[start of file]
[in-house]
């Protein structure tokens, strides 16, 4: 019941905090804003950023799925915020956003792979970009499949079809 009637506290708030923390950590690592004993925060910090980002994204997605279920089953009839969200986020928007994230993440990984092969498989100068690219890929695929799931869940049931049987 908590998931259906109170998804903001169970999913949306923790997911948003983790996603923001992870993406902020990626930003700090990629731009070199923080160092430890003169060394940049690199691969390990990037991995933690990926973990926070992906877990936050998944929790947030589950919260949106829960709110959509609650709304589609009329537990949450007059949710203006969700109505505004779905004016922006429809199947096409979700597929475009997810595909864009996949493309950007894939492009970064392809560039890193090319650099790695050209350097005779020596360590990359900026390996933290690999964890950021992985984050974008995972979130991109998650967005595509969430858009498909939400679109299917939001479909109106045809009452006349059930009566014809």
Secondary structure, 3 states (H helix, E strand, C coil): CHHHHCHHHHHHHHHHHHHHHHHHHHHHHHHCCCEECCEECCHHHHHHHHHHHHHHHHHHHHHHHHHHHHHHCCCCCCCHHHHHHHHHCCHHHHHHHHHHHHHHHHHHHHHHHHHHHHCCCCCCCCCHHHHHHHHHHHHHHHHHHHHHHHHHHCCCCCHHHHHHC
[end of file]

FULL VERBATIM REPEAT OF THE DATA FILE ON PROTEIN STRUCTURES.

[in-house]
């Protein structure tokens, strides 16, 4: 019941905090804003950023799925915020956003792979970009499949079809 009637506290708030923390950590690592004993925060910090980002994204997605279920089953009839969200986020928007994230993440990984092969498989100068690219890929695929799931869940049931049987 908590998931259906109170998804903001169970999913949306923790997911948003983790996603923001992870993406902020990626930003700090990629731009070199923080160092430890003169060394940049690199691969390990990037991995933690990926973990926070992906877990936050998944929790947030589950919260949106829960709110959509609650709304589609009329537990949450007059949710203006969700109505505004779905004016922006429809199947096409979700597929475009997810595909864009996949493309950007894939492009970064392809560039890193090319650099790695050209350097005779020596360590990359900026390996933290690999964890950021992985984050974008995972979130991109998650967005595509969430858009498909939400679109299917939001479909109106045809009452006349059930009566014809």
Secondary structure, 3 states (H helix, E strand, C coil): CHHHHCHHHHHHHHHHHHHHHHHHHHHHHHHCCCEECCEECCHHHHHHHHHHHHHHHHHHHHHHHHHHHHHHCCCCCCCHHHHHHHHHCCHHHHHHHHHHHHHHHHHHHHHHHHHHHHCCCCCCCCCHHHHHHHHHHHHHHHHHHHHHHHHHHCCCCCHHHHHHC